Hutton favours gradual pension age rise

Pension ages should rise gradually in line with a formula that takes account of increases in life expectancy – rather than jumping by a year at dates set out by legislation – Lord Hutton, the Labour former cabinet minister, who is reviewing public sector pensions, has suggested.

The coalition government announced in the spending review that the state pension age is to rise to 66 from 2020, six years earlier than originally planned. But it has yet to say how the further increases that are already planned – to 67 in 2036 and 68 in 2046 – will also be accelerated.

“Rather than have to keep coming back to revise pension age it would be sensible to have a more intelligent way of dealing with it,” Lord Hutton on Monday told a London conference on public sector pensions organised by the consultants Hymans Robertson.

Rising longevity is a key factor in the increased cost of pensions, and in recent years each forecast of how fast it will rise has proved an underestimate. “We come back to it because we don’t get it right,” he said, “and each time there is a row about changing it. It would be far better to have a formula to keep it under review, rather than just have to come back and have another row.”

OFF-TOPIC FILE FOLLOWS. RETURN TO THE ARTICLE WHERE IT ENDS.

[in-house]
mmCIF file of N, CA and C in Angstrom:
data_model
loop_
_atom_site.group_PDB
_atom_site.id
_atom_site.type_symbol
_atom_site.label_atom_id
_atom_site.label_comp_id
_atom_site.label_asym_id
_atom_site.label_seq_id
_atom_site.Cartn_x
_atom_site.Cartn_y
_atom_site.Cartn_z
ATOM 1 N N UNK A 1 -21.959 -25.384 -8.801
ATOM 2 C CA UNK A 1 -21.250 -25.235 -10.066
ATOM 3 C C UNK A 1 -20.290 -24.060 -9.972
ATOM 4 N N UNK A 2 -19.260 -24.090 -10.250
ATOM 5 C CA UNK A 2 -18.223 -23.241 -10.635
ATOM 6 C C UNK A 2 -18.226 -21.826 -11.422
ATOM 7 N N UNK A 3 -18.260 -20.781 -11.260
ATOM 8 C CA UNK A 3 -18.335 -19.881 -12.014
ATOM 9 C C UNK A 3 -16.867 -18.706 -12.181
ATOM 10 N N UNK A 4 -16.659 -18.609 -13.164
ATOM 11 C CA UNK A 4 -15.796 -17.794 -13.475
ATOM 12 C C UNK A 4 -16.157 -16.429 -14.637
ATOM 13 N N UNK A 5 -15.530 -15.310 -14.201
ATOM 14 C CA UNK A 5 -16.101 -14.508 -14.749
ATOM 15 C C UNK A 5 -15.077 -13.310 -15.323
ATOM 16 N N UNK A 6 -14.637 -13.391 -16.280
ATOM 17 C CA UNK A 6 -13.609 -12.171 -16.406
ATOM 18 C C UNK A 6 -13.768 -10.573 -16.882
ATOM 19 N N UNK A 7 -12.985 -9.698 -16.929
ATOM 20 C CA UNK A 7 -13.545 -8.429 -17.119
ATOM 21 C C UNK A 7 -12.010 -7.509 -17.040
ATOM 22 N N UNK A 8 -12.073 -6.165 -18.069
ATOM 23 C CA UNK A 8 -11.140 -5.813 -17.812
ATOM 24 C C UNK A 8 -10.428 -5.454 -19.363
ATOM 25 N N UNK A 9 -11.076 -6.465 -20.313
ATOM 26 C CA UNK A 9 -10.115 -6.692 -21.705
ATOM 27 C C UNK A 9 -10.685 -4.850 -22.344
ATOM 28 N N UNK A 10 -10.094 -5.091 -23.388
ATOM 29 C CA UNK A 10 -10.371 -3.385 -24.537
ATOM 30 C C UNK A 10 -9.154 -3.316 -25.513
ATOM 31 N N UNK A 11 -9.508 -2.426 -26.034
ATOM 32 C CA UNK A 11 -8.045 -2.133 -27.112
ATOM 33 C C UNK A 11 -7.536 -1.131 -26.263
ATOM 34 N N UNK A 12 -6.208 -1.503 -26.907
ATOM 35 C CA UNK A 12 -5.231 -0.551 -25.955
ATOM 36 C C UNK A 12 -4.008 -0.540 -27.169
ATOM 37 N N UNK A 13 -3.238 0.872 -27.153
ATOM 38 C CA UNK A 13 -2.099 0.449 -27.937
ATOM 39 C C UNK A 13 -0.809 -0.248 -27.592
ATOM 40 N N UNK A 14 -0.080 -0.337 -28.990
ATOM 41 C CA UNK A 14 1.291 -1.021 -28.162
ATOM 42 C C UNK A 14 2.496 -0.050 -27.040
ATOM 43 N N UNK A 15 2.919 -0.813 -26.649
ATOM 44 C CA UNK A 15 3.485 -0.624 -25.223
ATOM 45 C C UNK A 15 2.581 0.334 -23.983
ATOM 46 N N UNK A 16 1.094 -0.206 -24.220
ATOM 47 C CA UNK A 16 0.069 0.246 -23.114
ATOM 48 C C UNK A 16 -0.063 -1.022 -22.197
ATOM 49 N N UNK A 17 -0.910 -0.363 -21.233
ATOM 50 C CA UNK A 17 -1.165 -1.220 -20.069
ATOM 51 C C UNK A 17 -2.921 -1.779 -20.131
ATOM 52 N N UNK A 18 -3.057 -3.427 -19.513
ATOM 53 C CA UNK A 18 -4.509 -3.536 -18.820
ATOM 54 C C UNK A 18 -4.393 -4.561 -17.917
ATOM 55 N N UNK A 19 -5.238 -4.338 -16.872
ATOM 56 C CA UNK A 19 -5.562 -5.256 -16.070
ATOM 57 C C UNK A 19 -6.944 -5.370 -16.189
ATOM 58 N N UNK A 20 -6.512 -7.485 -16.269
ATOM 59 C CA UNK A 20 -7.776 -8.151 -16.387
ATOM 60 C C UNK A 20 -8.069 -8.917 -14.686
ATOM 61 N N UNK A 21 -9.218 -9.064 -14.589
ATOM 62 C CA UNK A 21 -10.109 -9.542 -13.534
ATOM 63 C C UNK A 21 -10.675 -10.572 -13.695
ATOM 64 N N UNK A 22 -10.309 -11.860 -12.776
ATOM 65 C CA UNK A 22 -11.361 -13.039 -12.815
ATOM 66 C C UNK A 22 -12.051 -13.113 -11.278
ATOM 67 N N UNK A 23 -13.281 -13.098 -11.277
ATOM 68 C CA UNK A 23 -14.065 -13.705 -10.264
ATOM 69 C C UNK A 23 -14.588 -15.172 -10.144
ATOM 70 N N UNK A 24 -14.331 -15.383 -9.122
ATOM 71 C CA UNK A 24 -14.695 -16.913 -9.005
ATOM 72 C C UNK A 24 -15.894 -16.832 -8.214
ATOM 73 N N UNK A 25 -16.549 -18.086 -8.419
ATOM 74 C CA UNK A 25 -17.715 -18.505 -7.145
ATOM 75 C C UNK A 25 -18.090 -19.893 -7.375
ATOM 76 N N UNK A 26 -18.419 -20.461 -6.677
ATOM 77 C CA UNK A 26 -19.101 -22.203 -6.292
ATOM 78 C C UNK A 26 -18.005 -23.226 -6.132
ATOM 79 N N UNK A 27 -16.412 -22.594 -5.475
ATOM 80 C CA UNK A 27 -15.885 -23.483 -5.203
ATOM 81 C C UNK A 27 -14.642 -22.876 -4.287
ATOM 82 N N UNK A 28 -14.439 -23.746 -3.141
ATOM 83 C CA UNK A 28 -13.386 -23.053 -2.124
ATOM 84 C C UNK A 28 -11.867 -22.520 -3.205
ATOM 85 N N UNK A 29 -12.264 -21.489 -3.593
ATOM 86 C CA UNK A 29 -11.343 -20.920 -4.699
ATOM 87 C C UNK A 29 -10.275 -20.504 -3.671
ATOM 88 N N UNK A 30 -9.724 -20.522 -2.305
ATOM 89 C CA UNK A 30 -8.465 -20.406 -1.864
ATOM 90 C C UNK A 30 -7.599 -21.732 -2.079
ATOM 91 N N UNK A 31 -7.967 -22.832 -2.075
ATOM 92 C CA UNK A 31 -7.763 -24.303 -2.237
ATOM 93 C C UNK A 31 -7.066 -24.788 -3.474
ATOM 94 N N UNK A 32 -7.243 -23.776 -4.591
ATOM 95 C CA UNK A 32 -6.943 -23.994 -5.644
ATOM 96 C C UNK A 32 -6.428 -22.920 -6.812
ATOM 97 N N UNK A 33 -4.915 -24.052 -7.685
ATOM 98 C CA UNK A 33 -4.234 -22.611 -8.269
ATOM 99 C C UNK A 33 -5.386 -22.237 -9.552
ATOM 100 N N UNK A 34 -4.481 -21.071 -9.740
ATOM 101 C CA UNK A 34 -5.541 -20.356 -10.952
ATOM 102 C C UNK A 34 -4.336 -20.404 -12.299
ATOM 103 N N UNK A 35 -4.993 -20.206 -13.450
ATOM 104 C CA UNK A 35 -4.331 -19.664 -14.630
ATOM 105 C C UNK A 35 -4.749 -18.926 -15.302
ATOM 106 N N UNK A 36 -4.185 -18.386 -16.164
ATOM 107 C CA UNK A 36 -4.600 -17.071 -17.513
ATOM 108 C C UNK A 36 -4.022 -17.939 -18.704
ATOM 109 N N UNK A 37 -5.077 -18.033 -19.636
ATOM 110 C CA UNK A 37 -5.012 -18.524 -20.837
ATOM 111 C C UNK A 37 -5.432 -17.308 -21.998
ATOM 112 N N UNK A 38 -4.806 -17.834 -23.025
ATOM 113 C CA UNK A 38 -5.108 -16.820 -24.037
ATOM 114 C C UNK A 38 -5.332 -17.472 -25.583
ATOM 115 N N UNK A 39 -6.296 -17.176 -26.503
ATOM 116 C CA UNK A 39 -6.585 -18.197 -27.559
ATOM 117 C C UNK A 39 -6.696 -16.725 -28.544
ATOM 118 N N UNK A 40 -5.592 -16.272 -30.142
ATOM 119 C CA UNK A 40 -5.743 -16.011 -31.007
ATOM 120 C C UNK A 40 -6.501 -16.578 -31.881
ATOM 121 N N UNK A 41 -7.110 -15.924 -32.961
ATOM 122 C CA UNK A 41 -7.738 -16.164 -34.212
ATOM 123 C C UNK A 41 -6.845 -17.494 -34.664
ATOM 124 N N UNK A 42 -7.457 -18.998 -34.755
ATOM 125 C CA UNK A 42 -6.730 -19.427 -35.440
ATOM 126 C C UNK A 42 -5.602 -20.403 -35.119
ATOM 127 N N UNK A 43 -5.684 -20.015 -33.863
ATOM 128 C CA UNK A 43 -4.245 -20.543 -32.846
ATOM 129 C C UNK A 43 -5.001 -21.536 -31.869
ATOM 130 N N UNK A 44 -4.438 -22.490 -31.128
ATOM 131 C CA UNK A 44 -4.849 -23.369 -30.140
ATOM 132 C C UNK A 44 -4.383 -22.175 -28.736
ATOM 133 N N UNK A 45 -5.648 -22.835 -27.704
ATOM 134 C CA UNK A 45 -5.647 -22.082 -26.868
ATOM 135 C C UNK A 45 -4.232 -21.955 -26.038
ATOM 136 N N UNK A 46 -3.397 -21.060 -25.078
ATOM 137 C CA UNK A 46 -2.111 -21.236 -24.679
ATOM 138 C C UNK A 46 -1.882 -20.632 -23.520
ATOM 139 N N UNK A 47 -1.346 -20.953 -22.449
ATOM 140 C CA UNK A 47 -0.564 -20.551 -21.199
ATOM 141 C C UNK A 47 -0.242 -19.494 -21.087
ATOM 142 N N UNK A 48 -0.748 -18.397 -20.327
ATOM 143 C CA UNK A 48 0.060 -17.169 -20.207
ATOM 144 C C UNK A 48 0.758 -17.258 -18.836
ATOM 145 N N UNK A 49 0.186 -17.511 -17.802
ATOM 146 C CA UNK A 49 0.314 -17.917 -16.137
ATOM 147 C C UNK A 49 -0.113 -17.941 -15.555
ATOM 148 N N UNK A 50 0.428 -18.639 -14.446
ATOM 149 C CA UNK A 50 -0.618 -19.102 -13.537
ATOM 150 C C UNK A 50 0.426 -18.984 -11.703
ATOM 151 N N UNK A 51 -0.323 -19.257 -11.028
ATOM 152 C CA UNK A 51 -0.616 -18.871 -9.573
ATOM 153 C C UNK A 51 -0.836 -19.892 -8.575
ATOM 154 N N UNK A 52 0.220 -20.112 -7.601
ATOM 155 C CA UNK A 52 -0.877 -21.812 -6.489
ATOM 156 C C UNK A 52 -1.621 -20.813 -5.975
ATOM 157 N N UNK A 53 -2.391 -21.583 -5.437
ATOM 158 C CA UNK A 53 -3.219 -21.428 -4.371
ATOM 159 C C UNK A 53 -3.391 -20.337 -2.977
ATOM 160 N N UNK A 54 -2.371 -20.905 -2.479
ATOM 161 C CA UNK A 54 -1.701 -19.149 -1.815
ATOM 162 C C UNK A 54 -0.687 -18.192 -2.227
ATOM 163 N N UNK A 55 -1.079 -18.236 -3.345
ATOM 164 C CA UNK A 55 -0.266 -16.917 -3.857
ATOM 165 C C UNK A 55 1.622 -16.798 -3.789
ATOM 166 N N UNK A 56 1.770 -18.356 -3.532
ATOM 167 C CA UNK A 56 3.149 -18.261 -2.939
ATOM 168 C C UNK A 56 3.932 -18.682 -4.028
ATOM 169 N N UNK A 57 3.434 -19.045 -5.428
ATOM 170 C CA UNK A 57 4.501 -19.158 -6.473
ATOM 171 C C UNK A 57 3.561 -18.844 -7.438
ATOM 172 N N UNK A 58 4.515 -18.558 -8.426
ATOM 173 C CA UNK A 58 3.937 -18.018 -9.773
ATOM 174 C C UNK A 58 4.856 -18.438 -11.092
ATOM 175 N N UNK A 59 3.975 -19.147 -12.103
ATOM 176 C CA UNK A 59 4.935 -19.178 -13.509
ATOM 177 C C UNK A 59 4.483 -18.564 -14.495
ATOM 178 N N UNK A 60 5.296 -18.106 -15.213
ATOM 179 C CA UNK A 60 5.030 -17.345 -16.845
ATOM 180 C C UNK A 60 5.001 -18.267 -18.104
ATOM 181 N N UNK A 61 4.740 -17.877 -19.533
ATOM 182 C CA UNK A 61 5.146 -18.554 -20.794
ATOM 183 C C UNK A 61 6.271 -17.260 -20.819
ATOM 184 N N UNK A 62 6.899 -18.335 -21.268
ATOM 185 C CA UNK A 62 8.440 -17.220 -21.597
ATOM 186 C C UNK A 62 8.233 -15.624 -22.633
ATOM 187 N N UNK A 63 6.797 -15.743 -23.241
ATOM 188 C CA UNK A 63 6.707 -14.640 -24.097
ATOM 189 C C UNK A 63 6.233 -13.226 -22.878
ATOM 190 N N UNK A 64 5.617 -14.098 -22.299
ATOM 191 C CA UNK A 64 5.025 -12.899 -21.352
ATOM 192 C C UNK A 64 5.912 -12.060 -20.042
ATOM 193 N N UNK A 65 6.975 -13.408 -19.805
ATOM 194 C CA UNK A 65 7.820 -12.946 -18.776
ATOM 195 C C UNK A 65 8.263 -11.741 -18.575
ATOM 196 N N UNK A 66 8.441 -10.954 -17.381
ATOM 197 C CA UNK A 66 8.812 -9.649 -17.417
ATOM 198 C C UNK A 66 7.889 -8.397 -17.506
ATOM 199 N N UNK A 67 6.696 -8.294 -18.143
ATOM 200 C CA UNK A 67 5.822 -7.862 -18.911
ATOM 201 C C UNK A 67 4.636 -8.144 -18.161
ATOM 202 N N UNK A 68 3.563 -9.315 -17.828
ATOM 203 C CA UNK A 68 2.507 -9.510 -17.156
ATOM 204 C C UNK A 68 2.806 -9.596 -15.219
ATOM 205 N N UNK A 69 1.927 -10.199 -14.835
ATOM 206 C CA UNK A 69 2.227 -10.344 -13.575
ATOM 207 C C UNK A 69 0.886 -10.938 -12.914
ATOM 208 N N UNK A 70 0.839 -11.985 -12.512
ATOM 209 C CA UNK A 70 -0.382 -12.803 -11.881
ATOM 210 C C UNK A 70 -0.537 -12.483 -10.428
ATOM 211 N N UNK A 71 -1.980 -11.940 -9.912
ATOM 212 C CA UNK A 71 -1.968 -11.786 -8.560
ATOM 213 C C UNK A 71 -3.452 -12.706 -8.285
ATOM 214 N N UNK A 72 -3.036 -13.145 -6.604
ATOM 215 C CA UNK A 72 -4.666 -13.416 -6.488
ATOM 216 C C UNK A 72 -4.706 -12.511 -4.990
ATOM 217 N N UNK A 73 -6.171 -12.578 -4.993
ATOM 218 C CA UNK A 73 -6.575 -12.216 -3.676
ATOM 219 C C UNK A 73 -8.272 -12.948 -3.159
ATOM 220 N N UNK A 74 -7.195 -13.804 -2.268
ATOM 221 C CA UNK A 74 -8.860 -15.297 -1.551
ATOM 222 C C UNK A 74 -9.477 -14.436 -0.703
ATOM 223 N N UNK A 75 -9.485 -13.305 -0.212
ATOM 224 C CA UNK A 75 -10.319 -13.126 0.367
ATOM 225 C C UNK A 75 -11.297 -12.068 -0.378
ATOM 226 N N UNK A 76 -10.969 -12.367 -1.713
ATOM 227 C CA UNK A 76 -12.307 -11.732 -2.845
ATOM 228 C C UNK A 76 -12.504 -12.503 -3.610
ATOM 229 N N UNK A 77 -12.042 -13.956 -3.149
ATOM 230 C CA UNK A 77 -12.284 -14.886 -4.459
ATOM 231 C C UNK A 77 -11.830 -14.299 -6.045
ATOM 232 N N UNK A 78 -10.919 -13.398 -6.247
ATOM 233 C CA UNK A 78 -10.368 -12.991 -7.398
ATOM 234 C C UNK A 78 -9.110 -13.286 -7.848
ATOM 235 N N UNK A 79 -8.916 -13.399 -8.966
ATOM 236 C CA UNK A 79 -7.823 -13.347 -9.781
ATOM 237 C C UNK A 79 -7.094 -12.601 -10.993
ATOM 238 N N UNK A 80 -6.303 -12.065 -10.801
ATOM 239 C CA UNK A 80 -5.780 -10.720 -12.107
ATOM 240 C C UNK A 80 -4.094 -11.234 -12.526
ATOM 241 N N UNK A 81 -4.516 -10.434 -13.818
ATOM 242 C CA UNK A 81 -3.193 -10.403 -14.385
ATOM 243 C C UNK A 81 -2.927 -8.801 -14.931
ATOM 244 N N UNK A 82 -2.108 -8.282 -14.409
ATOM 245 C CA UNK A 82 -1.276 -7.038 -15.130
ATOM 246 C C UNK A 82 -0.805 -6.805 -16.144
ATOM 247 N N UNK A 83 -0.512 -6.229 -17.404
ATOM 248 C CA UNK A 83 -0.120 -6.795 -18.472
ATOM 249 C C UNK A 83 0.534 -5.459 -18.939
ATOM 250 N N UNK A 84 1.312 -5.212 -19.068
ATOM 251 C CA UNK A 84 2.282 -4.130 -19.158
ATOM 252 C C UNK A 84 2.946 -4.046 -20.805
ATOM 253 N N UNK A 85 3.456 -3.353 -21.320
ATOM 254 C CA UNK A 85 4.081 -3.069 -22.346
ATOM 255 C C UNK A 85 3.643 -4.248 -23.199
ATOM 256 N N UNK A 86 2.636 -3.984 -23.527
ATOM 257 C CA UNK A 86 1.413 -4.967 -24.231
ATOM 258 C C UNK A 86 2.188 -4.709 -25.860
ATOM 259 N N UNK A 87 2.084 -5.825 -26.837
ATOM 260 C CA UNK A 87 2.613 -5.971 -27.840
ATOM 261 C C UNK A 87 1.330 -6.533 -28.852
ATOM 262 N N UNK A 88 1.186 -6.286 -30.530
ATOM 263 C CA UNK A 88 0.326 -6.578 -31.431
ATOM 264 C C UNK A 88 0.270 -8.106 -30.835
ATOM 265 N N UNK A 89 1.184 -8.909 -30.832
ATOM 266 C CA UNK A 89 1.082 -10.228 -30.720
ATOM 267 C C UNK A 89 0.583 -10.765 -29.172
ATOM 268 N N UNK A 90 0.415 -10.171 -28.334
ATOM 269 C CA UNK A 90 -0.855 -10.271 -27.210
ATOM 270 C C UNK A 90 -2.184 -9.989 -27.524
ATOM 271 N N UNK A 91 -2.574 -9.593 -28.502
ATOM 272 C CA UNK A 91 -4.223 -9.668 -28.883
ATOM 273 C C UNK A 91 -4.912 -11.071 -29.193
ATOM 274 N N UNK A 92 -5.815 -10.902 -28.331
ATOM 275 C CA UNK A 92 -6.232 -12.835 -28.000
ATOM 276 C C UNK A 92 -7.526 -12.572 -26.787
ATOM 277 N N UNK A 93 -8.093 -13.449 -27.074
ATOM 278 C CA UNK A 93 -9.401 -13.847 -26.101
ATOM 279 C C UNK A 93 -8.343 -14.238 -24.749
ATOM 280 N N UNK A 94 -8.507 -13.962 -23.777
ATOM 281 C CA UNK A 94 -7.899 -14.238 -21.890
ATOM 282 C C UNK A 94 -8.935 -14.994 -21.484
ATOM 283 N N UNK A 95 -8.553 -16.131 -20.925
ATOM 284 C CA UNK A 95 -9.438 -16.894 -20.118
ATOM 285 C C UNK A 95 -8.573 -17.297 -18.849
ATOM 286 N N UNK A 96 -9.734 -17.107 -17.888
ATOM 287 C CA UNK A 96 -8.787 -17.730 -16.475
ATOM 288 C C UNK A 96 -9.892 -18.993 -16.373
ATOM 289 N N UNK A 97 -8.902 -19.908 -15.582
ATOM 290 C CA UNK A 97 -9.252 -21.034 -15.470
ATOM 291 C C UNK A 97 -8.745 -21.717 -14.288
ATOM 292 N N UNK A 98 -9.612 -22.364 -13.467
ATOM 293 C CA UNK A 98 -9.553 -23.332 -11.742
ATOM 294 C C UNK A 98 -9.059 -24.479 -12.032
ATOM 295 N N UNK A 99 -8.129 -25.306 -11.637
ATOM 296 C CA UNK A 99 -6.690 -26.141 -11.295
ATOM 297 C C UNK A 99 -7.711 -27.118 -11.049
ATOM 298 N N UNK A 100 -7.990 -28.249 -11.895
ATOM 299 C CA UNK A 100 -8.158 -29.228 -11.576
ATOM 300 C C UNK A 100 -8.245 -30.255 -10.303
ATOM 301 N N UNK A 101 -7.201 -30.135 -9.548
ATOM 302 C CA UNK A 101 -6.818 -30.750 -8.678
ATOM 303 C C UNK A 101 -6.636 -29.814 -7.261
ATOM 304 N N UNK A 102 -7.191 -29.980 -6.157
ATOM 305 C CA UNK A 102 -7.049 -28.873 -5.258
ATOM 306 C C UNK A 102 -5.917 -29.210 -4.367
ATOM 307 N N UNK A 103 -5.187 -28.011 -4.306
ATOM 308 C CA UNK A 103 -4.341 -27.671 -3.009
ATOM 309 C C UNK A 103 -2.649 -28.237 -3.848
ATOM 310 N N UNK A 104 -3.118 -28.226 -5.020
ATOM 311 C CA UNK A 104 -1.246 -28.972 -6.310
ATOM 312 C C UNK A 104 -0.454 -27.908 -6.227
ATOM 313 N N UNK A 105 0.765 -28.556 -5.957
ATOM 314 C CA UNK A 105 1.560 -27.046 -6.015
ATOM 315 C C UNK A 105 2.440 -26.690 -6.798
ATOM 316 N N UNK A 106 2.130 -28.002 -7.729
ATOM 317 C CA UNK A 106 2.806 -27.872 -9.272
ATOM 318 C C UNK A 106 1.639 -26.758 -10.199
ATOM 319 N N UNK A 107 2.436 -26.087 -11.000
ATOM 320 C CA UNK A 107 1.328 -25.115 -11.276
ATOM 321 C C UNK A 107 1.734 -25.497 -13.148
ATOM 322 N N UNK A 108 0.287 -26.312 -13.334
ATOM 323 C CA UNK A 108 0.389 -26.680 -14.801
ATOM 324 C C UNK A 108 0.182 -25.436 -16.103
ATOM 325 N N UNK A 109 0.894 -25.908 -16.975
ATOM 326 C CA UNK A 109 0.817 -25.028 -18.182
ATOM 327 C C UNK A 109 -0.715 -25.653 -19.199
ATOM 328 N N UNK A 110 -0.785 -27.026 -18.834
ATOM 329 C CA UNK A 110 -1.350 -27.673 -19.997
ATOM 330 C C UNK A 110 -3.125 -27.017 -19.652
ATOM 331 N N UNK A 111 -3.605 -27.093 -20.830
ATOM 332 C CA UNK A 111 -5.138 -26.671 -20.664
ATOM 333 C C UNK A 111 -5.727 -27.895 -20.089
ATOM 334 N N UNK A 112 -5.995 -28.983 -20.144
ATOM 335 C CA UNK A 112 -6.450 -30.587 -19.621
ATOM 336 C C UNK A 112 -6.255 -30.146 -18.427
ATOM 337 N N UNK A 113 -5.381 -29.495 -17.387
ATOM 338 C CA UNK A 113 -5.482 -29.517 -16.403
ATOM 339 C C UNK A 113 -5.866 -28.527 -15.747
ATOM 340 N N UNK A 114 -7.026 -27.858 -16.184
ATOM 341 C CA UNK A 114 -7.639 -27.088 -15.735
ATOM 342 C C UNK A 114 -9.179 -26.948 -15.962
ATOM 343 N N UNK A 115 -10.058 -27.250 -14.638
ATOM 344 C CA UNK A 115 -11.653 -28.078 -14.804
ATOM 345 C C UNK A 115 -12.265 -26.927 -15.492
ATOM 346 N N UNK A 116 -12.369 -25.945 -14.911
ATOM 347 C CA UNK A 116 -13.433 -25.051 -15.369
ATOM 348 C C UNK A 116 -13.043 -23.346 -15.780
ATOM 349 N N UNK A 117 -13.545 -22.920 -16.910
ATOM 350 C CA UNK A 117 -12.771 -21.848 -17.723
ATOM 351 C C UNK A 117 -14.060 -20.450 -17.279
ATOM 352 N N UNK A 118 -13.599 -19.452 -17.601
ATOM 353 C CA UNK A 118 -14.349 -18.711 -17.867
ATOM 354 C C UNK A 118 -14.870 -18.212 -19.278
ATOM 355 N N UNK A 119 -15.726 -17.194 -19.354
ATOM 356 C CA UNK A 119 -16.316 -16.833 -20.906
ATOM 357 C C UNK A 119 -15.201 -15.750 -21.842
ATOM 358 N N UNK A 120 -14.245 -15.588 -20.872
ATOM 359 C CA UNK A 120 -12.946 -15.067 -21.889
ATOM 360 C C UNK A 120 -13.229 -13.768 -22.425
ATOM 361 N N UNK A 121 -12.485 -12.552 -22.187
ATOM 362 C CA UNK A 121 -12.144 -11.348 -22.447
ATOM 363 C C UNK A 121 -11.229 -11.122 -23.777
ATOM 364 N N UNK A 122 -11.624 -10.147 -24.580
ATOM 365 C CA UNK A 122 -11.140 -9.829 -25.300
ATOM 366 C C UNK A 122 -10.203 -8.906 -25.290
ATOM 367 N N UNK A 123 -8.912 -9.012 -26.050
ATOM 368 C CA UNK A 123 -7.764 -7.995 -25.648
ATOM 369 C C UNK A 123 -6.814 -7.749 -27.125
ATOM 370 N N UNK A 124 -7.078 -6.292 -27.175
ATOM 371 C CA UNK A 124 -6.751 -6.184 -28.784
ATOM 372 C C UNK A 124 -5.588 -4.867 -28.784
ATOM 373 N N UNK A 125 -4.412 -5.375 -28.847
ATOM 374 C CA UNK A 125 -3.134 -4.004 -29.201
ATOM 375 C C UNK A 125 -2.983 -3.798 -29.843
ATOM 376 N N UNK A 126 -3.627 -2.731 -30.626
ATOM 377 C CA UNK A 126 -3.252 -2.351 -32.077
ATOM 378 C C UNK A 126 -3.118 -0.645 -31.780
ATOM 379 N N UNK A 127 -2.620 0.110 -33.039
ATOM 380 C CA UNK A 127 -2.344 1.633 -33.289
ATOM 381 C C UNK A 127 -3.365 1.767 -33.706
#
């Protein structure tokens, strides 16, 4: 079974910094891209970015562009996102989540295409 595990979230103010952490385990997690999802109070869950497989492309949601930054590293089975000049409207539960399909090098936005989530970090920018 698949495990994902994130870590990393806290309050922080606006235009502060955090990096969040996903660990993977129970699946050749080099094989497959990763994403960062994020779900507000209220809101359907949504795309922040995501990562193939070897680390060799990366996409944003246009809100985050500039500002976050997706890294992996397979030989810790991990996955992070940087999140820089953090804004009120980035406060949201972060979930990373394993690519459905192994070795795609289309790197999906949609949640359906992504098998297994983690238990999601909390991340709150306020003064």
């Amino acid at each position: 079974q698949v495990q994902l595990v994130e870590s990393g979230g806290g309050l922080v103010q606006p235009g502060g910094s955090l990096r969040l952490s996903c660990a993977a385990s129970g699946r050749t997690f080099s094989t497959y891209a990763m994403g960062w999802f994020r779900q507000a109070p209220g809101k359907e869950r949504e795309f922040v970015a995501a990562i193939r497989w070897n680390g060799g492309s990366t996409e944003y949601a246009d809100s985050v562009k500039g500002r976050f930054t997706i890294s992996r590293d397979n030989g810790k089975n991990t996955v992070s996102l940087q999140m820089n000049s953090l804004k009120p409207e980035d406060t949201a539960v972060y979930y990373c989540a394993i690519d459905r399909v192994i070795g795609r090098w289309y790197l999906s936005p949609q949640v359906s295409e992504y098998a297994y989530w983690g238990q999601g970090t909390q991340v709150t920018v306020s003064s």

Options for doing that might include a regular review of pension age by a standing commission or a formula that raised it gradually to keep the number of likely years of retirement, or proportion of life spent in retirement, broadly constant. Lord Hutton pointed out that someone reaching 60 in the early 1970s could expect on average to live for a further 18 years while today the figure is 28 years.

Lord Hutton, whose final report on public sector pensions is due in March, said he had not reached a decision on the issue and his recommendations would re-late to public sector pension ages rather than the state pension age more generally. “But something that links retirement ages to a formula around longevity would be sensible,” Lord Hutton said.

Steve Webb, the pensions minister, has said the government is seeking a “longer term and more strategic” way of dealing with life expectancy and one option might be indexing state pension age to longevity. Lord Hutton issued a further call for evidence on how public sector pensions should be restructured, with final salary pensions set to be scrapped in favour of an approach based on average lifetime earnings. Such pensions could be provided up to a cap of salary, with some form of direct contribution offered on top.

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